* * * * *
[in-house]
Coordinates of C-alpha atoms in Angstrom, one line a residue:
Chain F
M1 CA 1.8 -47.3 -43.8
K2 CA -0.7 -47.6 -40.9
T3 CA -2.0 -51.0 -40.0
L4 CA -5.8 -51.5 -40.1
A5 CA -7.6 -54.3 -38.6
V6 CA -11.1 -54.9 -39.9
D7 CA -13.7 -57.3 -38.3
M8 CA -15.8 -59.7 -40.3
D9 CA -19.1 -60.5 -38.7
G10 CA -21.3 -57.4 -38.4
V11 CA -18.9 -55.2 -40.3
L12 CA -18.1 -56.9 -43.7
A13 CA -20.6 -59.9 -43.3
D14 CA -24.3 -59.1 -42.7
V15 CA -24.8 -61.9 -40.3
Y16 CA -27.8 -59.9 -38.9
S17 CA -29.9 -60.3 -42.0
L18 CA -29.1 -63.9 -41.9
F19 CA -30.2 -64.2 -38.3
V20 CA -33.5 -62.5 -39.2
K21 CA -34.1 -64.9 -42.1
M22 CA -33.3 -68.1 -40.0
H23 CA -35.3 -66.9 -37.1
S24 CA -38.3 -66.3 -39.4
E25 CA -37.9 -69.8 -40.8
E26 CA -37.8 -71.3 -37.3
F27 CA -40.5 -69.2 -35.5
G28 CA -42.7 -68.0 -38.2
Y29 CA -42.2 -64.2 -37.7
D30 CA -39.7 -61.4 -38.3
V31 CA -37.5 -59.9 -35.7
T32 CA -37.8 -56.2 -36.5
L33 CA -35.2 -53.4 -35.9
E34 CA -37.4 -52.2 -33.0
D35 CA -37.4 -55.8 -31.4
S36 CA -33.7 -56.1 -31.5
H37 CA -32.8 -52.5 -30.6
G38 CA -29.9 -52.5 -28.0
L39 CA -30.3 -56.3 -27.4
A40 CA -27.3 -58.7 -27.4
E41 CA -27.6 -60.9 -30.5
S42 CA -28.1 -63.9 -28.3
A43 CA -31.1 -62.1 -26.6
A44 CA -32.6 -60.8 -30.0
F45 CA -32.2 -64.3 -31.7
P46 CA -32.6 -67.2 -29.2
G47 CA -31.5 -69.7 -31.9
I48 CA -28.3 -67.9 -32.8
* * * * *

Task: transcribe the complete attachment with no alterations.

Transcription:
[in-house]
Coordinates of C-alpha atoms in Angstrom, one line a residue:
Chain F
M1 CA 1.8 -47.3 -43.8
K2 CA -0.7 -47.6 -40.9
T3 CA -2.0 -51.0 -40.0
L4 CA -5.8 -51.5 -40.1
A5 CA -7.6 -54.3 -38.6
V6 CA -11.1 -54.9 -39.9
D7 CA -13.7 -57.3 -38.3
M8 CA -15.8 -59.7 -40.3
D9 CA -19.1 -60.5 -38.7
G10 CA -21.3 -57.4 -38.4
V11 CA -18.9 -55.2 -40.3
L12 CA -18.1 -56.9 -43.7
A13 CA -20.6 -59.9 -43.3
D14 CA -24.3 -59.1 -42.7
V15 CA -24.8 -61.9 -40.3
Y16 CA -27.8 -59.9 -38.9
S17 CA -29.9 -60.3 -42.0
L18 CA -29.1 -63.9 -41.9
F19 CA -30.2 -64.2 -38.3
V20 CA -33.5 -62.5 -39.2
K21 CA -34.1 -64.9 -42.1
M22 CA -33.3 -68.1 -40.0
H23 CA -35.3 -66.9 -37.1
S24 CA -38.3 -66.3 -39.4
E25 CA -37.9 -69.8 -40.8
E26 CA -37.8 -71.3 -37.3
F27 CA -40.5 -69.2 -35.5
G28 CA -42.7 -68.0 -38.2
Y29 CA -42.2 -64.2 -37.7
D30 CA -39.7 -61.4 -38.3
V31 CA -37.5 -59.9 -35.7
T32 CA -37.8 -56.2 -36.5
L33 CA -35.2 -53.4 -35.9
E34 CA -37.4 -52.2 -33.0
D35 CA -37.4 -55.8 -31.4
S36 CA -33.7 -56.1 -31.5
H37 CA -32.8 -52.5 -30.6
G38 CA -29.9 -52.5 -28.0
L39 CA -30.3 -56.3 -27.4
A40 CA -27.3 -58.7 -27.4
E41 CA -27.6 -60.9 -30.5
S42 CA -28.1 -63.9 -28.3
A43 CA -31.1 -62.1 -26.6
A44 CA -32.6 -60.8 -30.0
F45 CA -32.2 -64.3 -31.7
P46 CA -32.6 -67.2 -29.2
G47 CA -31.5 -69.7 -31.9
I48 CA -28.3 -67.9 -32.8